Francisco testified that he did not hire Appellants or set their wages. Rosales testified that he merely “communicated” with Francisco about employment and salary. Campusano testified that Geoffrey hired him and that he thought Francisco may have had some influence on his wages because Francisco was his supervisor.
At some point in 2007, Geoffrey stopped issuing payment to Appellants. Francisco told the workers that Geoffrey would pay them with money from other projects once those projects finished.
Francisco testified that he purchased supplies for the Valley Terrace project with personal funds, and the evidence showed that Geoffrey had an unspecified $50,000 line of credit with his father discharged in bankruptcy in 2009. Campusano testified that Francisco paid some of his wages from personal funds, but Francisco denied this.
Appellants brought suit against Lusitano Construction and Geoffrey for violations of the Fair Labor Standards Act and the Payment and Collection Law. They sought unpaid wages and overtime and attorney’s fees and costs.
The trial court found Geoffrey liable under both statutes and found that Francisco was not an “employer” under either law. Accordingly, the court entered judgment against Geoffrey and Lusitano Construction for treble damages of $57,400.
The judgment did not address Appellants’ claims for attorney’s fees or their claims against Francisco. Thus, Appellants moved to amend the judgment to award fees and costs and to enter judgment in favor of Francisco. The court denied Appellants’ motion.
LAW: Appellants argued that Francisco was an “employer” under the Fair Labor Standards Act (“FLSA”) and the Payment and Collection Law according to the four-factor “economic reality” test of “control” developed by federal courts for the FLSA and applied in Newell v. Runnels, 407 Md. 578, 649-54 (2009), to the Maryland Wage and Hour Law, §§3-401 et seq.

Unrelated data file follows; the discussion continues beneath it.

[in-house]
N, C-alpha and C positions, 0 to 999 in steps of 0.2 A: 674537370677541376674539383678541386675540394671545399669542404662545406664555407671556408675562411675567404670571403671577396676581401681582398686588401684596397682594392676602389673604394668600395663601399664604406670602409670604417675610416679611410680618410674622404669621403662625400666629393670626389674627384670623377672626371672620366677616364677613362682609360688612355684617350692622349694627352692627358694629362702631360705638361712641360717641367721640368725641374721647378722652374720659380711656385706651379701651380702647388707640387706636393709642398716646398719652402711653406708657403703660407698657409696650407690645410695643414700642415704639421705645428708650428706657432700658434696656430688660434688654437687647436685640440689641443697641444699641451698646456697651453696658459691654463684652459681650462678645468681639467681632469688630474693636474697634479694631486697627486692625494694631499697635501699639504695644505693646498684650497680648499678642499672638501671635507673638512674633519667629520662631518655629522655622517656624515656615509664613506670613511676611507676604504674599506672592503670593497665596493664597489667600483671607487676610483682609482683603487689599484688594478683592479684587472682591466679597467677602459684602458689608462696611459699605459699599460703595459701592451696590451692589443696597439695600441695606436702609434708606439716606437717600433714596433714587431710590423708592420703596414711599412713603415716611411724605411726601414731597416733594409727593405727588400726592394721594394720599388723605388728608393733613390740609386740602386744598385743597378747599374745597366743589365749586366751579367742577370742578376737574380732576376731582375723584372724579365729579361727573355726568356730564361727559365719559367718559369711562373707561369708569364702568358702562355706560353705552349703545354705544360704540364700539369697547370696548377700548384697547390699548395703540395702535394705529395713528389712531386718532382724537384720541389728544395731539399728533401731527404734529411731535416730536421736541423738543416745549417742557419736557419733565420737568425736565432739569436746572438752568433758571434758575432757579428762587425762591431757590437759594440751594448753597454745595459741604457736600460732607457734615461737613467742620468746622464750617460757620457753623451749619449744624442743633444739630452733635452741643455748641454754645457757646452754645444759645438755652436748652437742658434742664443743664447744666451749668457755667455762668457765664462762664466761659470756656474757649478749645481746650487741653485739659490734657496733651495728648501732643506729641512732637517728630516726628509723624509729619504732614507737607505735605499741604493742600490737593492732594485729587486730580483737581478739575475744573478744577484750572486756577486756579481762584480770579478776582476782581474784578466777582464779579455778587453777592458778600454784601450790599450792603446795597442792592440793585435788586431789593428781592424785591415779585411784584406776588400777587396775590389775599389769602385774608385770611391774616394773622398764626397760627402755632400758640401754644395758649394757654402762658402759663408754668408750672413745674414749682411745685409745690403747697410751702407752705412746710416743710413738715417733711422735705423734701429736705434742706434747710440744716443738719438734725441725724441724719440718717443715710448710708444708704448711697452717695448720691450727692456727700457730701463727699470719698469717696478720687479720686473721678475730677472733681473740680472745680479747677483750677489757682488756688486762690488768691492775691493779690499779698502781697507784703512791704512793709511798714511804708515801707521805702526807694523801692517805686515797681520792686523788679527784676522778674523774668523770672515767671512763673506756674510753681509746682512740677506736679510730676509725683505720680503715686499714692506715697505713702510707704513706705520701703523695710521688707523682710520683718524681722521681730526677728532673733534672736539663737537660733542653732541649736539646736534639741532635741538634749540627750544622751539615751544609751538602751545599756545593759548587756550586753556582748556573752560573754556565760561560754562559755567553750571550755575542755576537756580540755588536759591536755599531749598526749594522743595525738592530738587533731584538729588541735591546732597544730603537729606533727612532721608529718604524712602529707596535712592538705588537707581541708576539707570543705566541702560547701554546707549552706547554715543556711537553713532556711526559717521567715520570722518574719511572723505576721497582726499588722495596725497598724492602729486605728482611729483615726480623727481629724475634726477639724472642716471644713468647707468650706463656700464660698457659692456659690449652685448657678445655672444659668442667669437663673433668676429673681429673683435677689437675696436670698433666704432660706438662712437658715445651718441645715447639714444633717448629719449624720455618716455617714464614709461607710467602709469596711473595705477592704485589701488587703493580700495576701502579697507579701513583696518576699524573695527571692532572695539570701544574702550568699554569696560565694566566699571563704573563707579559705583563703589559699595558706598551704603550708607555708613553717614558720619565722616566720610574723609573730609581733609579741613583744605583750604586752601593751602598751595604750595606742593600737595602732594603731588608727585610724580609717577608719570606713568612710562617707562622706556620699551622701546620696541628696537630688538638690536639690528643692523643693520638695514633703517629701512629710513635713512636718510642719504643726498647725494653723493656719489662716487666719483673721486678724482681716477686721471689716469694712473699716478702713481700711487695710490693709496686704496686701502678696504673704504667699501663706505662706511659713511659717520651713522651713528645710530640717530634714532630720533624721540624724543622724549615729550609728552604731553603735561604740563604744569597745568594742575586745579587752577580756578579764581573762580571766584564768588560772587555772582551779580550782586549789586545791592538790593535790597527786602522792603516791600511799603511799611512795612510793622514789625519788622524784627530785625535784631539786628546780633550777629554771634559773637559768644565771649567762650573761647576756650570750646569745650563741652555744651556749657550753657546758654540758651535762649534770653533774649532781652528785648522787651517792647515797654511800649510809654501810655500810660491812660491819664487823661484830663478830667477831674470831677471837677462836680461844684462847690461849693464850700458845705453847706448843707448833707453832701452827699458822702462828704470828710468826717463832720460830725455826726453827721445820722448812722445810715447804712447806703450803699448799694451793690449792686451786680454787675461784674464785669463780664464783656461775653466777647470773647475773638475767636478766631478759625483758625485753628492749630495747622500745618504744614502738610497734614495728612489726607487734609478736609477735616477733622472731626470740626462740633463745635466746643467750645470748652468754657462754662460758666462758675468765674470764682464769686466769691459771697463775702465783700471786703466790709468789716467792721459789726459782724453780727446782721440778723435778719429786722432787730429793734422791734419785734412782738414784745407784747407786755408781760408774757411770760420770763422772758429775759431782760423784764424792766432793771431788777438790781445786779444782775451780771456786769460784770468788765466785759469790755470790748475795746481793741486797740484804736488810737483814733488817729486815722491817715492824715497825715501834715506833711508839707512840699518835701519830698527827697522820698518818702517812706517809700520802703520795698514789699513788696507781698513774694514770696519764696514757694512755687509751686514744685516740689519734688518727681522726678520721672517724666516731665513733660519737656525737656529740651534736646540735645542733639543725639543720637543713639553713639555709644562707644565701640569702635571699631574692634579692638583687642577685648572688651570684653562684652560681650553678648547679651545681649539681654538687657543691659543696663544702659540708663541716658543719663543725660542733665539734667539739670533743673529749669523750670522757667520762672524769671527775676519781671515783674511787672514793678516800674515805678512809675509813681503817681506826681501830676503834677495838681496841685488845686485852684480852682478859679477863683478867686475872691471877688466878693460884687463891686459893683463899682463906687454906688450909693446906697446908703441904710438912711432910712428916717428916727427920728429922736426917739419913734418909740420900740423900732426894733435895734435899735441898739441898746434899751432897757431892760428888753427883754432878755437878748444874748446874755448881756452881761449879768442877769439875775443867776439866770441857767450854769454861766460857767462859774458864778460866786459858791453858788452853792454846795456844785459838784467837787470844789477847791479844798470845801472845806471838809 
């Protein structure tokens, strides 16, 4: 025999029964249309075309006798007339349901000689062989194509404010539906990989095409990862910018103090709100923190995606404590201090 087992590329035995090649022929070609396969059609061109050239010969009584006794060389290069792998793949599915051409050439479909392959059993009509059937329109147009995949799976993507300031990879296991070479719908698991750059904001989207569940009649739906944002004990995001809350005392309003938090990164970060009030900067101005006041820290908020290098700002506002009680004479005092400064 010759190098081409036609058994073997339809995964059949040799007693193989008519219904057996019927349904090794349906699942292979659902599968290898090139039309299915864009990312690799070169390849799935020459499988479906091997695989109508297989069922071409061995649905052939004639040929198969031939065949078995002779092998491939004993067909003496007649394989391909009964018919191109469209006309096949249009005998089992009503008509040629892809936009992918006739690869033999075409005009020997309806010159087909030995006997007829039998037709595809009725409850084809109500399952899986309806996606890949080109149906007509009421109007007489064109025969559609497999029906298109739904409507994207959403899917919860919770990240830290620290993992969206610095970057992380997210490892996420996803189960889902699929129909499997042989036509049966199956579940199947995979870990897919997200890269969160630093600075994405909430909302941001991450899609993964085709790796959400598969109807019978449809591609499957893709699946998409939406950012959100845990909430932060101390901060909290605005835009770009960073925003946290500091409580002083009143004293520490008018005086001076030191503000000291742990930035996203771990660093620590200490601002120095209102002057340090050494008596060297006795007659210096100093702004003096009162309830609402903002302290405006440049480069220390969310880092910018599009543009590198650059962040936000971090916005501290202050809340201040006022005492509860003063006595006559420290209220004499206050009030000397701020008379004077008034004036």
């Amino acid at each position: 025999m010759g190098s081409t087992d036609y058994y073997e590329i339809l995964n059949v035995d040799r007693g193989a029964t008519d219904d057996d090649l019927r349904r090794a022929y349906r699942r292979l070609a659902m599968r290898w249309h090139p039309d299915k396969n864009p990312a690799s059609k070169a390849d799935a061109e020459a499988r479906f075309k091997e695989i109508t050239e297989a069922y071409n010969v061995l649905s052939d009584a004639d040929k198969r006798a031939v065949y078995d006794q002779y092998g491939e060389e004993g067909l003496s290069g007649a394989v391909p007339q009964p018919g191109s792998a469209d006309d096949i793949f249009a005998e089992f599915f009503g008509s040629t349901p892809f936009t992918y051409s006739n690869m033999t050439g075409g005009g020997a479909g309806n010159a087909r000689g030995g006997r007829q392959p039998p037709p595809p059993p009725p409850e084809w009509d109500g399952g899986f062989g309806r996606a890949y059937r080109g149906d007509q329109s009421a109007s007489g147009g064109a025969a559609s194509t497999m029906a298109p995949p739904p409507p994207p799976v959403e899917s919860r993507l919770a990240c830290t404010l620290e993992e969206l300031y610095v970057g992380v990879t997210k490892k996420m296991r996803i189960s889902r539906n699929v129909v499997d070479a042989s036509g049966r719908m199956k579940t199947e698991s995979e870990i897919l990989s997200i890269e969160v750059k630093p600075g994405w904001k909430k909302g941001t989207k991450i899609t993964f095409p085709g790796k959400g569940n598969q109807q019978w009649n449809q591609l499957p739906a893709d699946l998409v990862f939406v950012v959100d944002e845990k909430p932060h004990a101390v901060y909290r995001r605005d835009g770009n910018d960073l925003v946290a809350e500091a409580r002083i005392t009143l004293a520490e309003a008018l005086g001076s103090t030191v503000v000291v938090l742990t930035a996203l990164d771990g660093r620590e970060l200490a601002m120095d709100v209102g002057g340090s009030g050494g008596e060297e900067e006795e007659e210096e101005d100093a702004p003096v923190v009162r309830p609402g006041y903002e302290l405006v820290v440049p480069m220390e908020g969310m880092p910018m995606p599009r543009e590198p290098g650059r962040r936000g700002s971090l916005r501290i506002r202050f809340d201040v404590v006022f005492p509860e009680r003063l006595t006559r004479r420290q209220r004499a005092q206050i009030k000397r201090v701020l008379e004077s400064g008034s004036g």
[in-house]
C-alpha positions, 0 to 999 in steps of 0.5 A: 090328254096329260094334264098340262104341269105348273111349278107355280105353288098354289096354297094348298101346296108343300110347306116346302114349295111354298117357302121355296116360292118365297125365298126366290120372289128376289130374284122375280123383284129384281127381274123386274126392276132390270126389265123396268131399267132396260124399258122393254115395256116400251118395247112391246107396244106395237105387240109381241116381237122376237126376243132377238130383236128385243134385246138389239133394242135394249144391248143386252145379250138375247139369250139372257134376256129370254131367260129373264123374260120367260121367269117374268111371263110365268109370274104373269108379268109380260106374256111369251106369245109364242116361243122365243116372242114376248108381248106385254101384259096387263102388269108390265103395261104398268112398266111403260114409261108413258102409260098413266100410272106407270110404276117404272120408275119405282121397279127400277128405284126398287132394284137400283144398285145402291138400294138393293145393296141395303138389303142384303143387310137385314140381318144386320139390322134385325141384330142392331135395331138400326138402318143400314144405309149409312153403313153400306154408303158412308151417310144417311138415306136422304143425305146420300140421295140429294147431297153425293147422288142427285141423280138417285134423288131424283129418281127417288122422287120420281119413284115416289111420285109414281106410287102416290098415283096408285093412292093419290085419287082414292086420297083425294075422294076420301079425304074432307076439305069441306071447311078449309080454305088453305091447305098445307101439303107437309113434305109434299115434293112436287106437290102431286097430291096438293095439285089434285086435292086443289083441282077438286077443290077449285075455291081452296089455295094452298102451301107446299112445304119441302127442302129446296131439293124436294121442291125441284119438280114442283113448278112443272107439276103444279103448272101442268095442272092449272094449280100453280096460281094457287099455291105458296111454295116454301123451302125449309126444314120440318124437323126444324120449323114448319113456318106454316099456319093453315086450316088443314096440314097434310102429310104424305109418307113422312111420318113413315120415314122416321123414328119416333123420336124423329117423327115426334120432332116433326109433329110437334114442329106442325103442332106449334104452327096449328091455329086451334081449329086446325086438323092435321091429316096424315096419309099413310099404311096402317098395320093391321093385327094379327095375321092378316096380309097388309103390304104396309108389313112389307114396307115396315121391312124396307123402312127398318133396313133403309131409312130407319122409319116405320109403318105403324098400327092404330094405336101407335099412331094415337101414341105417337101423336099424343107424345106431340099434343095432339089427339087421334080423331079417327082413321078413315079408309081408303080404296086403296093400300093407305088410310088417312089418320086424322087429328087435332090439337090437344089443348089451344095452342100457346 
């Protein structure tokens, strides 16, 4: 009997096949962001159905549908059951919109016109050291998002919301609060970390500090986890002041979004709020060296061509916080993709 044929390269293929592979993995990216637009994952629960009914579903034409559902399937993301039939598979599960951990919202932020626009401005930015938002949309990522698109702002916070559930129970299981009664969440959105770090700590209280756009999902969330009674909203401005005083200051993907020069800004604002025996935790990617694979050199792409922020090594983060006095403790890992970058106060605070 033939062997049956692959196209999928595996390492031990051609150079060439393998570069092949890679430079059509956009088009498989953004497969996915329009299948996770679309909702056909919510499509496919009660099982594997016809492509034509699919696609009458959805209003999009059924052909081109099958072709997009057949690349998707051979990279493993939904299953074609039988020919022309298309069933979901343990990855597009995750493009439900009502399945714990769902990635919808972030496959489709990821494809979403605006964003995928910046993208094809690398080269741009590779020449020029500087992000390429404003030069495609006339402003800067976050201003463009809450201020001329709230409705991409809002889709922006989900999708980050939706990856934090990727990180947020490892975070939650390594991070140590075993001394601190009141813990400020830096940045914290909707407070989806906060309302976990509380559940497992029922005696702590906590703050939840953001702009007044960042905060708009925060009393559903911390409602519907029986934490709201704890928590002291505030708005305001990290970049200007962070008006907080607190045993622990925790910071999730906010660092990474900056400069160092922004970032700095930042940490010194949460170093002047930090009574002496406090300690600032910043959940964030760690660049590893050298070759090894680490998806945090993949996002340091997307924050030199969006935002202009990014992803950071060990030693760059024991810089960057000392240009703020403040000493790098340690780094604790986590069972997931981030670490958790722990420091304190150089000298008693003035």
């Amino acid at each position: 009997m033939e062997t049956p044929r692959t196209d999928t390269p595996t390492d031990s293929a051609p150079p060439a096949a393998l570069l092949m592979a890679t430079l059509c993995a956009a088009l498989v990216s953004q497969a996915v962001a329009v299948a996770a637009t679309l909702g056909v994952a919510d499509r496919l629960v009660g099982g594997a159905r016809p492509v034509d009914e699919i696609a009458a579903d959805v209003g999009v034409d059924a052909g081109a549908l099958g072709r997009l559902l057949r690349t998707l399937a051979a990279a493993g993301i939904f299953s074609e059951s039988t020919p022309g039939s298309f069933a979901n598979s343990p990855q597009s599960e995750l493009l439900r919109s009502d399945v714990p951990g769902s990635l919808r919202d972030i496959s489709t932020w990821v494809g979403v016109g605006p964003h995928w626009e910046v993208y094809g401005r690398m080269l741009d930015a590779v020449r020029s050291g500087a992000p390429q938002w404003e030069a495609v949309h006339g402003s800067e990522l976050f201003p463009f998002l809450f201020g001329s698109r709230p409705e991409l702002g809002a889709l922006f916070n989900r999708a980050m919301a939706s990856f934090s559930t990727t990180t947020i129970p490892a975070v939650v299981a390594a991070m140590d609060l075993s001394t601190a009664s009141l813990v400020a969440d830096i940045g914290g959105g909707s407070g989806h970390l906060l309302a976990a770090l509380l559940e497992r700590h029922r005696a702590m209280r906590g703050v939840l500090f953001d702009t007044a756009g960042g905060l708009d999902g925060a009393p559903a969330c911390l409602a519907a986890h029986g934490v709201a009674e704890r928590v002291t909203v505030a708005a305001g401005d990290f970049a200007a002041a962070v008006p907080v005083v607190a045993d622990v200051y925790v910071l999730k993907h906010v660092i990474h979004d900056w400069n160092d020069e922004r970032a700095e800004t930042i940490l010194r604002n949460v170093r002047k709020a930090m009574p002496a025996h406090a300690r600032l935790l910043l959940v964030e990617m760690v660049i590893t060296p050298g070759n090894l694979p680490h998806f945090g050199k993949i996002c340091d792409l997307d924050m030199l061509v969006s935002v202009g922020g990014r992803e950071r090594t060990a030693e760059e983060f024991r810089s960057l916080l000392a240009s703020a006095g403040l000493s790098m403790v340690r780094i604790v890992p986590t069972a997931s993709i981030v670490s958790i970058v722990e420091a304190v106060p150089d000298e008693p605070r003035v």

The Third Circuit succinctly summarized the history of the general “economic reality” test in Haybarger v. Lawrence County Adult Prob. & Parole, 667 F.3d 408, 418 n.8 (3d Cir. Pa. 2012): The “economic reality” test is a broad test for determining whether an employment relationship exists, and is not limited to evaluating whether a supervisor is an employer for purposes of individual liability. In 1944, The Supreme Court first looked to the “underlying economic facts” to distinguish between employees and independent contractors under the National Labor Relations Act. NLRB v. Hearst Publ’ns, Inc., 322 U.S. 111, 129 (1944). Seventeen years later, the Supreme Court looked to the “economic reality” of the employment relationship to hold that members of a work cooperative qualified as employees under the FLSA. Goldberg v. Whitaker House Coop., Inc., 366 U.S. 28, 33 (1961). The Fourth Circuit has not applied the economic reality test to the Payment and Collection law, but it has applied the test to the Wage and Hour Law because the latter is the State parallel of the FLSA. Newell v. Runnels, 407 Md. 578, 649 (2009).
Appellants assumed that the test should be applied in their case, but as the U.S. District Court for the District of Maryland rightly noted in Watkins v. C. Earl Brown, Inc., 173 F. Supp. 2d 409, 416 (D. Md. 2001), the Maryland Wage and Hour Law, not the Payment and Collection Law, is the state’s equivalent of the FLSA. First, the Wage and Hour Law defines “employer” identically to the FLSA. Second, the FLSA governs primarily minimum wages and maximum hours, whereas the Payment and Collection Law sets specific terms for payment mandated elsewhere in the Wage and Hour Law.
Despite its differences from the Wage and Hour Law, the Payment and Collection Law is sufficiently similar for the economic reality test to apply. Payment and Collection Law §501(b) defines an employer to include “any person who employs an individual in the State or a successor of the person.” The word “employ” is defined broadly by LE §3-101(c) as “to engage an individual to work,” and the term includes “(i) allowing an individual to work; and (ii) instructing an individual to be present at a work site.” Because of this expansive definition and the Payment and Collection Law’s remedial purposes, see Friolo v. Frankel, 373 Md. 501, 517-18 (2003), the reasoning in Newell led to the conclusion that the economic reality test governs the definition of “employer” in Payment and Collection Law §501(b).
There is, however, more than one incarnation of the “economic reality” test. Newell, 407 Md. at 651. There was insufficient evidence that Francisco personally benefited from Appellants’ labor, and so there was no issue with the four-factor economic reality test for “control” that the Court of Appeals (coincidentally) applied in Newell, 407 Md. at 653, 653 n.39. The economic reality test for “control” examines “whether the alleged employer (1) had the power to hire and fire the employees, (2) supervised and controlled employee work schedules or conditions of employment, (3) determined the rate and method of payment, and (4) maintained employment records.” Id. at 651.